I could argue that there is, in fact, an art to the garage sale – I’ve certainly claimed more than a few cheap treasures – but I wouldn’t imagine scouting for such in the hushed halls of the Museum of Modern Art (MoMA).
Tell that to MoMA curators who recently launched “Meta-Monumental Garage Sale” in the museum’s open and noisy atrium. Here donated items were browsed – and bought – as they might have spilled from a friend’s front porch or wide backyard. Had I been an art participant all these years and never known it?
The MoMA performance piece is the work of New York artist, Martha Rosler, who creates “art about the commonplace, art that illuminates social life,” examining the everyday by means of photography, performance, video and installation.
“While performance art may have once been considered fringe or marginal, this type of live interactive (MoMA) exhibition is increasingly a staple of mainstream museum programming,” reports Robin Pogrebin in The New York Times. She notes further performance sites at New York’s Whitney Museum, the Walker Art Center in Minneapolis and the Los Angeles Contemporary Arts Center, among others.
Closer to home, I learned that Charlottesville, Virginia native Avery Lawrence is a rising star performance artist. Now living and working in New Orleans, the 27 year old won the 2012 Grand Prize of Art Takes Miami, part of SCOPE art fair held annually in tandem with Art Basel. This year, Lawrence earned kudos for two performance pieces that imaginatively blend painting and printmaking, video, mime and more. (See Issue 4 Art pages for Lawrence’s featured work).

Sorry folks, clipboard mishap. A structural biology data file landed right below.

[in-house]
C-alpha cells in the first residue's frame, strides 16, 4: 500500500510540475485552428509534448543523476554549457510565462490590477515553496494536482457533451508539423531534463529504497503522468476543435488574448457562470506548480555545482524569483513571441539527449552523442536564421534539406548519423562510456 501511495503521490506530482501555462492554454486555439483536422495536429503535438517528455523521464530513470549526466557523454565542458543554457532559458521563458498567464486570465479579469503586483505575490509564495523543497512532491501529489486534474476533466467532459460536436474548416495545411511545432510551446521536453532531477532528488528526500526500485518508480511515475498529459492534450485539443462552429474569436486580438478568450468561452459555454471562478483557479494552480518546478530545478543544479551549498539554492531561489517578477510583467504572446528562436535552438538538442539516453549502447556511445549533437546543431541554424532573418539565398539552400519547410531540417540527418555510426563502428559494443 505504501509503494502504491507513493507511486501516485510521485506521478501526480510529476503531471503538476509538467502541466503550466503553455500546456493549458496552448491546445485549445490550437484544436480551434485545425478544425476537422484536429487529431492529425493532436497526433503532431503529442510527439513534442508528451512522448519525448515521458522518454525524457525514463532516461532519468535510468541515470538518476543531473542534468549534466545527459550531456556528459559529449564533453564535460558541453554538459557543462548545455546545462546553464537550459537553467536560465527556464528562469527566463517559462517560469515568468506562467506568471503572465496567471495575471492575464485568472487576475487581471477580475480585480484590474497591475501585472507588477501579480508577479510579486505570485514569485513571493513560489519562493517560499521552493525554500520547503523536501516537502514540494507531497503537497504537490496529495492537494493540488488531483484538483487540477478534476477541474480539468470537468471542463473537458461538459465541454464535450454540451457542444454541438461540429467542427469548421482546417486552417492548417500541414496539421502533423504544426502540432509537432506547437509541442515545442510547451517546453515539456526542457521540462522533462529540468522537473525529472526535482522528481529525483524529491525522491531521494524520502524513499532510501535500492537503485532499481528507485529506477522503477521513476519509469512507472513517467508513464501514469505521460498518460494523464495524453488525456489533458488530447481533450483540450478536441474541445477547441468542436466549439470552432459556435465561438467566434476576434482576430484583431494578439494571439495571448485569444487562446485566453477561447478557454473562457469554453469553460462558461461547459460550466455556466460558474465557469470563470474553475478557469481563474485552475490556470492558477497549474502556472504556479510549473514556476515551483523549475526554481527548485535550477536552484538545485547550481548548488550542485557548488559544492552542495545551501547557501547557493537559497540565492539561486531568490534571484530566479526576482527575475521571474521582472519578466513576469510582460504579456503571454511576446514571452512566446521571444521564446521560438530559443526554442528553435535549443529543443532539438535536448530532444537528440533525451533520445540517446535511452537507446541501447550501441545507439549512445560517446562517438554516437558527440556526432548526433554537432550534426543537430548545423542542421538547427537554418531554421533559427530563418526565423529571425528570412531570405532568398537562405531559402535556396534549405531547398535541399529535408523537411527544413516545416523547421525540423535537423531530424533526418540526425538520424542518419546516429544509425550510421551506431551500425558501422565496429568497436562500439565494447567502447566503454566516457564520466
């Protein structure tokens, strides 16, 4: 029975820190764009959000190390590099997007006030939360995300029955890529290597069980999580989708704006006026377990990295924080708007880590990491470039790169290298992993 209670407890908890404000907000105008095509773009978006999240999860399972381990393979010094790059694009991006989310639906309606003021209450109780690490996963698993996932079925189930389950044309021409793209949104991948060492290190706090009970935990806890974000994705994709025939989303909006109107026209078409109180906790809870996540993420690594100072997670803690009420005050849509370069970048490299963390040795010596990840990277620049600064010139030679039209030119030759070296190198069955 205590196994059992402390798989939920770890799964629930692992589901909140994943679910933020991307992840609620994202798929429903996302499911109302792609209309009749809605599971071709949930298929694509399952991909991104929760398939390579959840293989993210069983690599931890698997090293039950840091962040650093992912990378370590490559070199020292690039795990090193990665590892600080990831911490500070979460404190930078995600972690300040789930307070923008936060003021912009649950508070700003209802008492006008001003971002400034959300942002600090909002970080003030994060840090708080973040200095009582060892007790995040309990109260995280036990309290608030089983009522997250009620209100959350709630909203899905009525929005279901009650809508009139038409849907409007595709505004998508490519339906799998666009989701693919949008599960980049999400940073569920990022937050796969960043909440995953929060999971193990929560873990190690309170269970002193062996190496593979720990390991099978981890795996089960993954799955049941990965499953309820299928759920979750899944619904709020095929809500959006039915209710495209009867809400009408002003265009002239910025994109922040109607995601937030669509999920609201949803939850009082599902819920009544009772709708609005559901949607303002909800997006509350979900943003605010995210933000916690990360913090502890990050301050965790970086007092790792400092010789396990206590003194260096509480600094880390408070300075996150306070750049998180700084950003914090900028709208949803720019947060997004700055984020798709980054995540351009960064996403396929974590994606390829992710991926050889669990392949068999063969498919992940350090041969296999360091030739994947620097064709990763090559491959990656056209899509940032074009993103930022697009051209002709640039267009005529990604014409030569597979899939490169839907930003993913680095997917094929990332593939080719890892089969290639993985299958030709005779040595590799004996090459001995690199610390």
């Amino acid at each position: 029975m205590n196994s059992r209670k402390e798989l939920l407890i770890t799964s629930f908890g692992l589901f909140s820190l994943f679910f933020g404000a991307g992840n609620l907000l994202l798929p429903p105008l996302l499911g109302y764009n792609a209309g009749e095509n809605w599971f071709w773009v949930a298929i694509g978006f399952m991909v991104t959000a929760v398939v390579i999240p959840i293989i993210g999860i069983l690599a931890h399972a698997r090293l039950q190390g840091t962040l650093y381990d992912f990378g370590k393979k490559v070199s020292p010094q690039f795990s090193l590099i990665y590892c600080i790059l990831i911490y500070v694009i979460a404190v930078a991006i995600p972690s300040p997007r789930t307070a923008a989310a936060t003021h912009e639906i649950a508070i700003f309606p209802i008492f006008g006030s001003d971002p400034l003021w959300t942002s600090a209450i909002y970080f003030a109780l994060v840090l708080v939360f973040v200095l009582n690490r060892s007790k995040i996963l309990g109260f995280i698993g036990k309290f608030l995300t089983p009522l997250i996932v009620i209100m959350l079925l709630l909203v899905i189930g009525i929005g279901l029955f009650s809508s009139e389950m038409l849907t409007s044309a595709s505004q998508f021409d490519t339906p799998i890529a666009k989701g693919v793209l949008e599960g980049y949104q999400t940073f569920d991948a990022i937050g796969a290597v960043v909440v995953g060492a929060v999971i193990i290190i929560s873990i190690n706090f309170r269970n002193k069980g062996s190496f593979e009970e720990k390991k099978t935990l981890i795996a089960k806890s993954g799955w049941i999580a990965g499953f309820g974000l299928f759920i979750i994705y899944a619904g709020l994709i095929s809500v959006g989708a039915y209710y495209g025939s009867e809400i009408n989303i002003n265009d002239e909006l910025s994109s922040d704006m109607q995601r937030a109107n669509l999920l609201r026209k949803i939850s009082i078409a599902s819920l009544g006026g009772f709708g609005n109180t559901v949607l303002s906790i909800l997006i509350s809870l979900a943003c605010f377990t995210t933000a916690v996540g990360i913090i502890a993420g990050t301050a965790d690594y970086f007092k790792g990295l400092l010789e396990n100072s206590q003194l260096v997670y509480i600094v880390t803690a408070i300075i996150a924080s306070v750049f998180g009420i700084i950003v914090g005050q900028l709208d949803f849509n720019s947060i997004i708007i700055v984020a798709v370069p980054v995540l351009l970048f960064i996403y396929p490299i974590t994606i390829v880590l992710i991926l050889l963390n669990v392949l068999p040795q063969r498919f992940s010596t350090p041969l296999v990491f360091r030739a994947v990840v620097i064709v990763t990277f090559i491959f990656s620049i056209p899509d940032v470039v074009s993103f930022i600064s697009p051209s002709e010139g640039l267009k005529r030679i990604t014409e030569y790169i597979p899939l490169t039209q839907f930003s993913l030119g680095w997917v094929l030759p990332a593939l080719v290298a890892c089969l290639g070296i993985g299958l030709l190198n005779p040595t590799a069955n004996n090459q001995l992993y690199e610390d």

A 2008 graduate in visual arts from the University of Pennsylvania, Lawrence began his art career working in traditional mediums before tackling performance art. After graduation, he illustrated an edition of The Illiad and The Odyssey, and in 2011, won a contest commissioned by the Charlottesville Mural Project to cover a 5000 square foot building space. His “Hands Together” design won over 40 other submissions. Lawrence led a team of young volunteers, completing in record time the mural he describes as “a jumble of hands, some interacting, some just meandering near others, that represents how a group interacts to make a community.”
Although Lawrence began his art career working in traditional fields of painting and illustration, his work has grown more interactive, his performance pieces now interweave media and traditional drawing, printing and painting, a creative combination that resulted in his recent Grand Prize at Art Takes Miami.
Lawrence, matching patterned chair strapped in place, prepares for take-off of his interactive family tale.
One day, I wouldn’t be surprised to see Lawrence’s original performances staged and applauded at MoMA. In the meantime, I wonder what other treasures might be discovered in our own backyards.
Elizabeth Howard, Art Editor
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